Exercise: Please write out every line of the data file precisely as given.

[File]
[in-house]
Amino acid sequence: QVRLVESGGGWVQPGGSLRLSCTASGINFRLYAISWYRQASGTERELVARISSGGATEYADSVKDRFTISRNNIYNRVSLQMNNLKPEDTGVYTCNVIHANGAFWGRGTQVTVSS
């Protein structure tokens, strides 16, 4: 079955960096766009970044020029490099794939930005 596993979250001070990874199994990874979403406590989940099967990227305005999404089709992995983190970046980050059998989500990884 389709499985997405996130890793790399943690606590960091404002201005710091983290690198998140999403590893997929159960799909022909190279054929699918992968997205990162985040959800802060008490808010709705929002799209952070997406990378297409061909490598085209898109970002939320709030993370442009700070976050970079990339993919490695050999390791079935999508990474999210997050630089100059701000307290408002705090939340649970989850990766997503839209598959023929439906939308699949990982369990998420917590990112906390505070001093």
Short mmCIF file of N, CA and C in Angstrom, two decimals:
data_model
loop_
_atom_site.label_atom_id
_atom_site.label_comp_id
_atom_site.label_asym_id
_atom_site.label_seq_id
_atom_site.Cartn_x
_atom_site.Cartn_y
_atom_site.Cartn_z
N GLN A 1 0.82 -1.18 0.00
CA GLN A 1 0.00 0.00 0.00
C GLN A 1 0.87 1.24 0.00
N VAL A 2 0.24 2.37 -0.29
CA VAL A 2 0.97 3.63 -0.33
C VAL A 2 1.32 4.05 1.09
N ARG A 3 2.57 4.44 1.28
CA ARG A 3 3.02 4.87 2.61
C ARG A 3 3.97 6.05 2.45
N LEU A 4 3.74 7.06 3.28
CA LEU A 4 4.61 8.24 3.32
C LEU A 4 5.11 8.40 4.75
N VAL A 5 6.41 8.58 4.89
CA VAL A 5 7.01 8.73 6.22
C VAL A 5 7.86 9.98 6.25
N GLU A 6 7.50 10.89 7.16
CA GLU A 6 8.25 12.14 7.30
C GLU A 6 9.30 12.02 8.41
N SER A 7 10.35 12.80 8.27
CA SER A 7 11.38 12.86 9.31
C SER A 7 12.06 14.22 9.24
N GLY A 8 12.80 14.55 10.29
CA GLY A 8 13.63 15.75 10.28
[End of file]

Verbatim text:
[in-house]
Amino acid sequence: QVRLVESGGGWVQPGGSLRLSCTASGINFRLYAISWYRQASGTERELVARISSGGATEYADSVKDRFTISRNNIYNRVSLQMNNLKPEDTGVYTCNVIHANGAFWGRGTQVTVSS
């Protein structure tokens, strides 16, 4: 079955960096766009970044020029490099794939930005 596993979250001070990874199994990874979403406590989940099967990227305005999404089709992995983190970046980050059998989500990884 389709499985997405996130890793790399943690606590960091404002201005710091983290690198998140999403590893997929159960799909022909190279054929699918992968997205990162985040959800802060008490808010709705929002799209952070997406990378297409061909490598085209898109970002939320709030993370442009700070976050970079990339993919490695050999390791079935999508990474999210997050630089100059701000307290408002705090939340649970989850990766997503839209598959023929439906939308699949990982369990998420917590990112906390505070001093």
Short mmCIF file of N, CA and C in Angstrom, two decimals:
data_model
loop_
_atom_site.label_atom_id
_atom_site.label_comp_id
_atom_site.label_asym_id
_atom_site.label_seq_id
_atom_site.Cartn_x
_atom_site.Cartn_y
_atom_site.Cartn_z
N GLN A 1 0.82 -1.18 0.00
CA GLN A 1 0.00 0.00 0.00
C GLN A 1 0.87 1.24 0.00
N VAL A 2 0.24 2.37 -0.29
CA VAL A 2 0.97 3.63 -0.33
C VAL A 2 1.32 4.05 1.09
N ARG A 3 2.57 4.44 1.28
CA ARG A 3 3.02 4.87 2.61
C ARG A 3 3.97 6.05 2.45
N LEU A 4 3.74 7.06 3.28
CA LEU A 4 4.61 8.24 3.32
C LEU A 4 5.11 8.40 4.75
N VAL A 5 6.41 8.58 4.89
CA VAL A 5 7.01 8.73 6.22
C VAL A 5 7.86 9.98 6.25
N GLU A 6 7.50 10.89 7.16
CA GLU A 6 8.25 12.14 7.30
C GLU A 6 9.30 12.02 8.41
N SER A 7 10.35 12.80 8.27
CA SER A 7 11.38 12.86 9.31
C SER A 7 12.06 14.22 9.24
N GLY A 8 12.80 14.55 10.29
CA GLY A 8 13.63 15.75 10.28